HI Weekly - - FRONT PAGE - STORY SHRUTHI NAIR • PHO­TOG­RA­PHY SHABIN E. — shruthi@time­so­fo­

Ex­pe­ri­ence the fas­ci­nat­ing, amus­ing, and be­wil­der­ing Mu­seum of Il­lu­sions.

Back in the days when so­cial me­dia sites were a thing of the fu­ture and hot­mail and MSN were the only things in town, I re­mem­ber re­ceiv­ing nu­mer­ous emails on var­i­ous top­ics in­clud­ing moral sto­ries, po­etry, news, but the one thing that I’d al­ways find my­self hooked to ir­re­spec­tive of who sent it or how good or bad it was, were posts on op­ti­cal il­lu­sion. It had fas­ci­nated me as a 13-year-old and it con­tin­ues to fas­ci­nate me as a 23-year-old.

An il­lu­sion typ­i­cally de­scribed as the dis­tor­tion of senses, recre­ation­ally, could range from op­ti­cal il­lu­sions that can be seen on a piece of pa­per to larger real-life sen­sory sim­u­la­tions that can re­ally bend your brain. Geo­met­ri­cal il­lu­sions are said to be caused due to a phe­nom­e­non called lat­eral in­hi­bi­tion. This means neu­ron in this part of the brain re­sponds to lines and ori­ented in dif­fer­ent di­rec­tions and when one neu­ron is turned on it turns off the ac­tiv­ity of its neigh­bour. This the­ory may not stand true for all the il­lu­sions we have and thus the ul­ti­mate cause of the il­lu­sion that most of us ex­pe­ri­ence re­mains a mys­tery.

And since mys­tery is al­ways in­trigu­ing, the news of the Mu­seum of Il­lu­sions com­ing to Oman ex­cited me. It is a whole new world of blue and white nes­tled in a cor­ner of Mus­cat Grand Mall. Once you en­ter the gate, you get en­gulfed into a par­al­lel uni­verse where things don’t make much sense and ev­ery­thing around you will seem mag­i­cal.

Sur­pris­ingly, the day I de­cided to go to the Mu­seum of Il­lu­sions was a week­day and yet it was pretty busy with peo­ple of all age groups get­ting amused by what they were ex­pe­ri­enc­ing. The first room I en­tered was the Ames Room, where I got to be a dwarf and a gi­ant just by walk­ing across the room. The trape­zoidal room works on the trip of per­spec­tive, where the per­son stand­ing in one cor­ner of the room ap­pears to be a gi­ant and the one stand­ing in an­other cor­ner ap­pears to be a dwarf on the mir­ror that’s kept in the room. In fact, if the same per­son walks back and forth the cor­ners, he will ap­pear to grow and shrink.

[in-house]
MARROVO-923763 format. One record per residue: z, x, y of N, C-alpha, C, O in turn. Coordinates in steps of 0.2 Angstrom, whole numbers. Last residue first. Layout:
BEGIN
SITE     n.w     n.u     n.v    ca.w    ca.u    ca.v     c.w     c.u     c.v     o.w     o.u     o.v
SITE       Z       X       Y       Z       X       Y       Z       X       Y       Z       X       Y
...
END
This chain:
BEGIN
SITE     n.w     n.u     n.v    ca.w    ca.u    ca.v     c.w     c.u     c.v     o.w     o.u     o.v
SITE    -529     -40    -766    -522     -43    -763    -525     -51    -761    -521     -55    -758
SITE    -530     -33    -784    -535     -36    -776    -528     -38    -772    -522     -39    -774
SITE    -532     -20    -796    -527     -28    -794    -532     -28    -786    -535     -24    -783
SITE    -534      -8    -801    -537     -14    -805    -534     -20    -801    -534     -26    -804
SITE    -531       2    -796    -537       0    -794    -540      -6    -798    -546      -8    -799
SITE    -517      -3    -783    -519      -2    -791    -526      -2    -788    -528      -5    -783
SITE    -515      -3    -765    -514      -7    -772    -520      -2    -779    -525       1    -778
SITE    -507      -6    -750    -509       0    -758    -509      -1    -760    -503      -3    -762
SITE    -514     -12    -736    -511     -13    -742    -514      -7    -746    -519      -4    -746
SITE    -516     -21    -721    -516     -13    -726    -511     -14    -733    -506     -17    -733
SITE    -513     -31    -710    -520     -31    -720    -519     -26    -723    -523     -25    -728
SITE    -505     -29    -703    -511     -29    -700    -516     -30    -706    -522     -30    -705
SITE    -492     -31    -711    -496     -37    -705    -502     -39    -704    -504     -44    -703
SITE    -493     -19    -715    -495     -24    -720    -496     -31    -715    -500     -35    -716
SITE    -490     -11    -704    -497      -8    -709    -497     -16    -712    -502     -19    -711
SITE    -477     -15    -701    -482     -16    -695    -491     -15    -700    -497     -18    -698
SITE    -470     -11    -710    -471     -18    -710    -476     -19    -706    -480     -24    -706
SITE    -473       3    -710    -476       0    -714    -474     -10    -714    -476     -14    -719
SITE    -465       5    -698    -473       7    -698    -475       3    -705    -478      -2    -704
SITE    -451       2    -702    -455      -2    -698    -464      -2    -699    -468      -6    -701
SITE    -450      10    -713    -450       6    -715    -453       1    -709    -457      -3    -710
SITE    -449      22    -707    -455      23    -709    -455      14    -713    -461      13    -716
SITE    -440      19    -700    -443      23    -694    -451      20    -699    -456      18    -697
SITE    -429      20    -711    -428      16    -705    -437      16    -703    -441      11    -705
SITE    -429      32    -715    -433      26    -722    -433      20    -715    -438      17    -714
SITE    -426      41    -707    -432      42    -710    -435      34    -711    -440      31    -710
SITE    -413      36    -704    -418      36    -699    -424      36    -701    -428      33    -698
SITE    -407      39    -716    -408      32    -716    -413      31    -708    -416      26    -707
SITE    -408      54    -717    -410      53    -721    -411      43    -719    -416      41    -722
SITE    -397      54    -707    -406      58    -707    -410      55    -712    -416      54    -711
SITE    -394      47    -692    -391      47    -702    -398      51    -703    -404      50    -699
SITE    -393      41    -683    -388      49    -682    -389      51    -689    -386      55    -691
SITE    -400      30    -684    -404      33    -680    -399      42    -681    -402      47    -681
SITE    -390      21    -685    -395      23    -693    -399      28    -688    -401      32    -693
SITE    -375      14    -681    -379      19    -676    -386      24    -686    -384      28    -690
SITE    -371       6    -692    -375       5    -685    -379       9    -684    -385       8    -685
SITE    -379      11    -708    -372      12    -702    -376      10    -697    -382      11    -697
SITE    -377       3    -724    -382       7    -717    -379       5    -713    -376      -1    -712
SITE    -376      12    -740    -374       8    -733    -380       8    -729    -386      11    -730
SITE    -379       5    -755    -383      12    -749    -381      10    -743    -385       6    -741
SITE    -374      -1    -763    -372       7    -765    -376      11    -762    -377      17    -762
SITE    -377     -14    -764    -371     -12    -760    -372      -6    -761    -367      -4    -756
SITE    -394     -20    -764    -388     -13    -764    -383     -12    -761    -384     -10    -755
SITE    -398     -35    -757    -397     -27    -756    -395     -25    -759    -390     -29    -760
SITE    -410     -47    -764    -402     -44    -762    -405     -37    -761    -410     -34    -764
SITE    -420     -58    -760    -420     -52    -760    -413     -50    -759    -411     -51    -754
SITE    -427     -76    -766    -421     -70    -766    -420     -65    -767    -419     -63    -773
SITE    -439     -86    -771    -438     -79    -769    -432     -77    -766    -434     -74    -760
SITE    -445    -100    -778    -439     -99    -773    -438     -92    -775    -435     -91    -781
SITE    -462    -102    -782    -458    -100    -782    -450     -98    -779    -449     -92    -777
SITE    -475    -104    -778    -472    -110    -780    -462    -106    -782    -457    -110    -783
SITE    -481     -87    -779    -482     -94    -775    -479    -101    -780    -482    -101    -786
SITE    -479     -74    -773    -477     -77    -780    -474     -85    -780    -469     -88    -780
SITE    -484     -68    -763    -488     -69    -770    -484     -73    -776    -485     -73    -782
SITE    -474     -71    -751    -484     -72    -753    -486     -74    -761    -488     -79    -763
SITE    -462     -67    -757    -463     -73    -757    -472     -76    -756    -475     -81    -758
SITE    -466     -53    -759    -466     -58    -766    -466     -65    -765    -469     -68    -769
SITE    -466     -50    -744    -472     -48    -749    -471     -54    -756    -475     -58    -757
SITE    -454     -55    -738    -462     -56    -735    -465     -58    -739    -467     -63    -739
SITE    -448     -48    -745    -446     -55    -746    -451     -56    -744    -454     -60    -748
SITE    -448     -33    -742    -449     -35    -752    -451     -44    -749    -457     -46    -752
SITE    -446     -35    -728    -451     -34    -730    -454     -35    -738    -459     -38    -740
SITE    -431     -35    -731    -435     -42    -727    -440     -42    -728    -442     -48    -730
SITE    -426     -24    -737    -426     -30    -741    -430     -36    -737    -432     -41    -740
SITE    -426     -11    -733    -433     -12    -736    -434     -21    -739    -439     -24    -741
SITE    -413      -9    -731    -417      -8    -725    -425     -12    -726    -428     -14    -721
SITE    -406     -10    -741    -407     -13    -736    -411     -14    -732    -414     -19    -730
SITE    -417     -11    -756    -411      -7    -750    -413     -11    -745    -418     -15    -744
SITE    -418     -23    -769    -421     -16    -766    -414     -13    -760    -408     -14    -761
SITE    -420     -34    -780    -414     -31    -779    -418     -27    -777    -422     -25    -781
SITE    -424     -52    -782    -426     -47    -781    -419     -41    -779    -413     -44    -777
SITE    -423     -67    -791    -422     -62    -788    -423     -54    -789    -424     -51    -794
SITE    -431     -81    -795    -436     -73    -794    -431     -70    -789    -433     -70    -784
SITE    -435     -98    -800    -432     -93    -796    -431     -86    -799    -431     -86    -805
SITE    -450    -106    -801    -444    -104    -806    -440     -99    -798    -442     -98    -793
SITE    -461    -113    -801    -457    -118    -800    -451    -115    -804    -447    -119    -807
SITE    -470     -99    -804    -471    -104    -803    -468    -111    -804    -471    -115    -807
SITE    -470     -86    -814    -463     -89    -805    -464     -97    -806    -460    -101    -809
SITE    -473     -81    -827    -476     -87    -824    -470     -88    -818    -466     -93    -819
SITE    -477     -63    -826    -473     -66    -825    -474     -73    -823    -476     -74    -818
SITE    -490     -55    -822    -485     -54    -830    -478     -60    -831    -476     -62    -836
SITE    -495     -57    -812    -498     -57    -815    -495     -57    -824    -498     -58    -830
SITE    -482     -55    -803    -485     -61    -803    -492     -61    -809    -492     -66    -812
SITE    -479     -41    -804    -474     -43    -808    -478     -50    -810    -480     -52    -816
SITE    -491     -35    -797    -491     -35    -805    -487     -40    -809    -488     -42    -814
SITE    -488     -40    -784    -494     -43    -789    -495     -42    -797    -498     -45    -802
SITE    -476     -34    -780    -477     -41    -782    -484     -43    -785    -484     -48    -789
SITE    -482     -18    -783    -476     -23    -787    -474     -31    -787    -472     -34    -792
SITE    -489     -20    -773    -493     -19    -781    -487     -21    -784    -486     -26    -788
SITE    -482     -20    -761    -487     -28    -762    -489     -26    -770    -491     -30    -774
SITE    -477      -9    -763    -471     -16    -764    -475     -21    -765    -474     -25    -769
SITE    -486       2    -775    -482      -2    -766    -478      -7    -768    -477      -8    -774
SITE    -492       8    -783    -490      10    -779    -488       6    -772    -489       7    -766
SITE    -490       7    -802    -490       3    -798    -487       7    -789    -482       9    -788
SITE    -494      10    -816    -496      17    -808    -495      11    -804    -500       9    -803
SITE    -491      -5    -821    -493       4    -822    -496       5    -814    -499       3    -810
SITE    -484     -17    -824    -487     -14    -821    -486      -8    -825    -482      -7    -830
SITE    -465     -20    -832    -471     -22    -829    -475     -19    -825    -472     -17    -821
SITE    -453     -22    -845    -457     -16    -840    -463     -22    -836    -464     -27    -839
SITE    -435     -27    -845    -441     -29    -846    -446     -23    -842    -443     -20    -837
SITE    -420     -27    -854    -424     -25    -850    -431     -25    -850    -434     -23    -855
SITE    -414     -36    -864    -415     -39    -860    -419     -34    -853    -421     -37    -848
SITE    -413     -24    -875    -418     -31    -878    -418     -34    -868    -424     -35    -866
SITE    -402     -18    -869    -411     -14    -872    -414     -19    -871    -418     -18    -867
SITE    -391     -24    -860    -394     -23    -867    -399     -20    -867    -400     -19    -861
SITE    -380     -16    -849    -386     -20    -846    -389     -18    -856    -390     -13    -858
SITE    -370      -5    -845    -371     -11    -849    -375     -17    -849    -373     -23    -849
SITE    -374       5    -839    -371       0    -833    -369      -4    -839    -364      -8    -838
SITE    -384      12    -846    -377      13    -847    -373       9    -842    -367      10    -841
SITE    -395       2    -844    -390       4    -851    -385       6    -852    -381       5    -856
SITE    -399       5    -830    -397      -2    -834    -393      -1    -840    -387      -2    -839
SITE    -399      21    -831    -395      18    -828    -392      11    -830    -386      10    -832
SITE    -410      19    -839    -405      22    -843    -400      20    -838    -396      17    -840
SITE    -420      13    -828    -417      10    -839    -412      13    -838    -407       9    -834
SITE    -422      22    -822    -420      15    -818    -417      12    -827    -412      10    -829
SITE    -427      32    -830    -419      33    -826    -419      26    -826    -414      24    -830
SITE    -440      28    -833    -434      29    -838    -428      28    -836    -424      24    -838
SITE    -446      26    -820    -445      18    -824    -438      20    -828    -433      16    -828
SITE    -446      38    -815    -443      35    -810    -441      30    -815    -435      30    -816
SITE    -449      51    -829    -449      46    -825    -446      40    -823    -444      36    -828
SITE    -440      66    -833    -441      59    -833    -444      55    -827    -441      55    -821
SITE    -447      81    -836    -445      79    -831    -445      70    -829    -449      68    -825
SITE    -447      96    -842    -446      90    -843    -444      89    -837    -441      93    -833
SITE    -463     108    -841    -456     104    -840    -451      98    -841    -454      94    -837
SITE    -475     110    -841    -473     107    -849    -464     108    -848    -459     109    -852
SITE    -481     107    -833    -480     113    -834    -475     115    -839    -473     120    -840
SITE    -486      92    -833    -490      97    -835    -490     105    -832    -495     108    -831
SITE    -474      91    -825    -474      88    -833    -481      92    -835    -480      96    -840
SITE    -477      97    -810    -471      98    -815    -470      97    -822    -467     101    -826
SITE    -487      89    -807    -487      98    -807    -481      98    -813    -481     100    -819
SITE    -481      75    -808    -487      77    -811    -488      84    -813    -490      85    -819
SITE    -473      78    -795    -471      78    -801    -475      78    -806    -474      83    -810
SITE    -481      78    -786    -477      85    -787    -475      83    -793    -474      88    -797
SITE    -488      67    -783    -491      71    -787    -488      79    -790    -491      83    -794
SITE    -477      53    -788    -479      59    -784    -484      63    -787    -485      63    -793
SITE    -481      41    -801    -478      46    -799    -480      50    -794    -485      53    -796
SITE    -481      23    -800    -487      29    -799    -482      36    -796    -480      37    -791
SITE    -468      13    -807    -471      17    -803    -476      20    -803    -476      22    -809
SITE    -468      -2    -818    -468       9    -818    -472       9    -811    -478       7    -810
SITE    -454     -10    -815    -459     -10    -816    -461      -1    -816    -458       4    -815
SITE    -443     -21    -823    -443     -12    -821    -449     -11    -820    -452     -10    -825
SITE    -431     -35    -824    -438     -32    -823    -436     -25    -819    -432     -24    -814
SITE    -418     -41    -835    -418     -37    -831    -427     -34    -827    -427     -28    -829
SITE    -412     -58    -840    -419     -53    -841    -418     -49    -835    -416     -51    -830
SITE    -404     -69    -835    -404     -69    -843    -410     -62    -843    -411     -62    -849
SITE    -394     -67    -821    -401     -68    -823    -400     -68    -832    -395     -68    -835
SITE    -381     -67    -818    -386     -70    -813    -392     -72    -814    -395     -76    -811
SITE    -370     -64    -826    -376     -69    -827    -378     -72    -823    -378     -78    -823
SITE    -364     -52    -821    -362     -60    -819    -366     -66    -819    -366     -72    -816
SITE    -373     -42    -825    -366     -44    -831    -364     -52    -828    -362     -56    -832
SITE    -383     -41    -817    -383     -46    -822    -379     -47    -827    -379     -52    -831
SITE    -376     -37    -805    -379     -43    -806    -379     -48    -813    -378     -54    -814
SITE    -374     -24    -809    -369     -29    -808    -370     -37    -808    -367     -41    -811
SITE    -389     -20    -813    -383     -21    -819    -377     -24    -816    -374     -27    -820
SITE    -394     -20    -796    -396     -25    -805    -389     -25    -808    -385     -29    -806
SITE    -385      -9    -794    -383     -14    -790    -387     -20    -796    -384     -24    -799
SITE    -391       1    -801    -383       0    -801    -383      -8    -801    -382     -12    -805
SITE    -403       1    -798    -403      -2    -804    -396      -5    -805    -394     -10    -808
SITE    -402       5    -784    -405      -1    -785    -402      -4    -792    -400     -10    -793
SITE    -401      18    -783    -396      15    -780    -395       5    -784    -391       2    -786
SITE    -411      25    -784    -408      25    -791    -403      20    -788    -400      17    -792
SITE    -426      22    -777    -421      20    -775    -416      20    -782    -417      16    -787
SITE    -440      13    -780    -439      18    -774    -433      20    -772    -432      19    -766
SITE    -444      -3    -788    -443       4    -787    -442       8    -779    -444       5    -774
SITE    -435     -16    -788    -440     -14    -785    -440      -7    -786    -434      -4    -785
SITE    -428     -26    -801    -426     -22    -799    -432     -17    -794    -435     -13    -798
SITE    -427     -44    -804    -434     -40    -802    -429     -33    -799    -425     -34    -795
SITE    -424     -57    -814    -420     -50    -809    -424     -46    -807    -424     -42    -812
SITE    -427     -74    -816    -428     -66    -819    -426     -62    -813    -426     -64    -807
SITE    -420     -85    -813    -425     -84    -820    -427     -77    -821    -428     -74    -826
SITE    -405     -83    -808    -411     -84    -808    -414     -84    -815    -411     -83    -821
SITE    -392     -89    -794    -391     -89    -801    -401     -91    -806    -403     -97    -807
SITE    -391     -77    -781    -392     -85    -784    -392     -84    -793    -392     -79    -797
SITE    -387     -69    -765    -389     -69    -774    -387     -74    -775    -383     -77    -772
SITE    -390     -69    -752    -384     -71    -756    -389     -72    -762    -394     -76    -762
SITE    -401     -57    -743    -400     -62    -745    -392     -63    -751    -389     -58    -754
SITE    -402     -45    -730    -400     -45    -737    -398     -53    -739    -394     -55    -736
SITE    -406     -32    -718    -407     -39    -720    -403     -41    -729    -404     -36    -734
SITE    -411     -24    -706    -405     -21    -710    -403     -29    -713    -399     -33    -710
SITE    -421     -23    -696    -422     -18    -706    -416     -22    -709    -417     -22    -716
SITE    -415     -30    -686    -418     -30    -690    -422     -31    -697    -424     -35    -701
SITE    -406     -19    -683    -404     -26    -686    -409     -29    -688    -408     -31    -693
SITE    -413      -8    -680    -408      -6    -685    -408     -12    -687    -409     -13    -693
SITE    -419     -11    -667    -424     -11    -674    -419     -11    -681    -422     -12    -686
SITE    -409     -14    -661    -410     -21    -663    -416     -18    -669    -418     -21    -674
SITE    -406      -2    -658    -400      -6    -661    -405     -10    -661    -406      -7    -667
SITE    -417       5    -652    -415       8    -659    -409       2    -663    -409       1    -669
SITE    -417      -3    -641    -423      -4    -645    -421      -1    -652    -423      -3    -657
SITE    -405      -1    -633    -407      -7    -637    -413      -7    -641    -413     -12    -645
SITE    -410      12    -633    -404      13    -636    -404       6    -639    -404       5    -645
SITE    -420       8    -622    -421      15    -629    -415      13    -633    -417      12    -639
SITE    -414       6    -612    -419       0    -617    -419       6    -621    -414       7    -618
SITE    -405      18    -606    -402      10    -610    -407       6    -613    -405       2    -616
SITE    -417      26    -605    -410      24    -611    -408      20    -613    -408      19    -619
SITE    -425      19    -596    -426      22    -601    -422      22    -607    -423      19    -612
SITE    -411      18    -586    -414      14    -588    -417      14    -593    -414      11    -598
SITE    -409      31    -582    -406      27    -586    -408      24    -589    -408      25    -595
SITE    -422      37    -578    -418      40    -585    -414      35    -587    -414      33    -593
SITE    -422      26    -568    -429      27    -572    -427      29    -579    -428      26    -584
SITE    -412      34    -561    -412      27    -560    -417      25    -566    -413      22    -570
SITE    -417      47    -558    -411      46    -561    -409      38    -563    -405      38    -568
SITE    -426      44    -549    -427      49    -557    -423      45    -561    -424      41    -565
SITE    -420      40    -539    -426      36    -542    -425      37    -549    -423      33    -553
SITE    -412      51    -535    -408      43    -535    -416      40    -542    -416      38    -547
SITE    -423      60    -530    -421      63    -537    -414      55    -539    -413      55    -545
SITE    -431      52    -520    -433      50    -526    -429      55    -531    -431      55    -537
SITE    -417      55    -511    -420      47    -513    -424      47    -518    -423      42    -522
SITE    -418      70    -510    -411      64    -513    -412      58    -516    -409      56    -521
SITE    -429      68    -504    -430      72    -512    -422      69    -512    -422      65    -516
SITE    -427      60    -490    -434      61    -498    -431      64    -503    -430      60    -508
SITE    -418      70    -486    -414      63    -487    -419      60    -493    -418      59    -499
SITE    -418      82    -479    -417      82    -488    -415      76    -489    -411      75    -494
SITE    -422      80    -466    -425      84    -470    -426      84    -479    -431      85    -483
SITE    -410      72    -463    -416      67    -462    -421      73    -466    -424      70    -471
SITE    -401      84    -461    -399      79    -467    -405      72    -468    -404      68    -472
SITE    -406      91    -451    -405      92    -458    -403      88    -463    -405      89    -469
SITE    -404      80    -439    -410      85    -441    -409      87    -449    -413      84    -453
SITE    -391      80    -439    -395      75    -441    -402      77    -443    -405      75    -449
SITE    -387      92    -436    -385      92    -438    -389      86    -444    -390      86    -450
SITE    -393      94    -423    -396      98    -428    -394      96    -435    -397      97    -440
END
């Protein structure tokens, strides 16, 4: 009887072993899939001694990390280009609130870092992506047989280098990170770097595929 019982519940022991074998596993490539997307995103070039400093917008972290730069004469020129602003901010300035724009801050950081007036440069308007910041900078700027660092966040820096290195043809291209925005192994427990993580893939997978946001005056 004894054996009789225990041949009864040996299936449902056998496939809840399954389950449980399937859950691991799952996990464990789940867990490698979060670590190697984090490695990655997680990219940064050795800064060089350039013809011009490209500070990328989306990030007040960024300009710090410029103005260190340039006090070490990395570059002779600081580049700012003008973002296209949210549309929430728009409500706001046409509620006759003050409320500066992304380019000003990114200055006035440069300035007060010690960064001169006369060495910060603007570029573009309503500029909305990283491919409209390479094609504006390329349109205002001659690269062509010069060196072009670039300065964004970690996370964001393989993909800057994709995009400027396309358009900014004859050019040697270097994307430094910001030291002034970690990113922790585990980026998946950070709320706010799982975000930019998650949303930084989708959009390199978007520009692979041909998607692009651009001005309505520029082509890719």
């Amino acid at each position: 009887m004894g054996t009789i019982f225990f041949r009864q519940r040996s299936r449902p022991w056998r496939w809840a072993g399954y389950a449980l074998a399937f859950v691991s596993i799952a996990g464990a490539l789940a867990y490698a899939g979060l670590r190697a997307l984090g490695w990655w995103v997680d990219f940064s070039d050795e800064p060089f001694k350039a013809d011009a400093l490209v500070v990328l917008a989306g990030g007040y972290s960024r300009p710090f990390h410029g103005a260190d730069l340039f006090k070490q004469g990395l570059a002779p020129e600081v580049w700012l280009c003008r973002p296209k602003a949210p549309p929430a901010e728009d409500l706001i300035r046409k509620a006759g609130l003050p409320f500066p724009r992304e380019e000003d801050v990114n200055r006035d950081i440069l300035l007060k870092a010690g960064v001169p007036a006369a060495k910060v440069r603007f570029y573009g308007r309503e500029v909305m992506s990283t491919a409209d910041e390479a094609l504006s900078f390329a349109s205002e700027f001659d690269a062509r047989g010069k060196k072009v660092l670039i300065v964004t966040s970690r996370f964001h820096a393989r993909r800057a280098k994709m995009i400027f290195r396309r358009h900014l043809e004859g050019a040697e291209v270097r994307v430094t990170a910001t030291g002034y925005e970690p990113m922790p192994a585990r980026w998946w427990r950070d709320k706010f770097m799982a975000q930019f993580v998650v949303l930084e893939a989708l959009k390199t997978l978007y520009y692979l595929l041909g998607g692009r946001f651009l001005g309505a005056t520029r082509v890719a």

The tilted room is an­other strange room I en­tered where the ceil­ings, floors and walls are tilted. As a re­sult, when you walk through the room you feel all wob­bly and dis­torted as though you’ve been in­tox­i­cated. This room ba­si­cally messes up your bal­ance and con­fuses the vis­ual sig­nals sent to your brain. Hence, If you close your eyes and try stand­ing you won’t feel dis­ori­ented.

How­ever, the Vor­tex, which was my favourite room, takes dis­ori­en­ta­tion to a whole new level. This harm­less room looks like a trippy dark room with a sim­ple bridge that helps you go from point A to point B. But the 30 sec­ond walk be­tween the 2 walks will make you ques­tion your abil­ity to just walk. Its walls are like a cir­cu­lar cham­ber that ro­tates con­stantly with club-like lights. How­ever, once you start walk­ing on the bridge you will feel as though it is the bridge that you are stand­ing on that is ro­tat­ing and you will try hard to main­tain your bal­ance and stand straight. It’ll look re­ally funny to some­one who is watch­ing you from out­side but dare them to do the walk. You’ll feel like you’ve just been on a twirling roller coaster ride.

There are a num­ber of other at­trac­tions in this small space that will mess up your mind and force you to un­der­stand why this is hap­pen­ing. The in­fin­ity room and the kalei­do­scope play with mir­rors make you go ‘woah’ at the power of the or­di­nary ob­ject in your house that you use ev­ery­day. There are a num­ber of geo­met­ric and pho­tog­ra­phy il­lu­sions adorn­ing ev­ery part of the wall of the Mu­seum of Il­lu­sions. There is not one space that you can look at which won’t make you ask ‘how?’ or ‘why?’. You will also find holo­grams and stere­ograms, like the ones you oc­ca­sion­ally come across on Face­book but to ex­pe­ri­ence it on pa­per is to­tally worth it. There are also a num­ber of brain teasers and puz­zles, which could take you hours to solve and if you have a com­pet­i­tive streak in you might just end spend­ing a lot of time on them.

Ex­pe­ri­ence the be­wil­der­ment of un­cer­tainly and mys­tery in the Mu­seum of Il­lu­sions.

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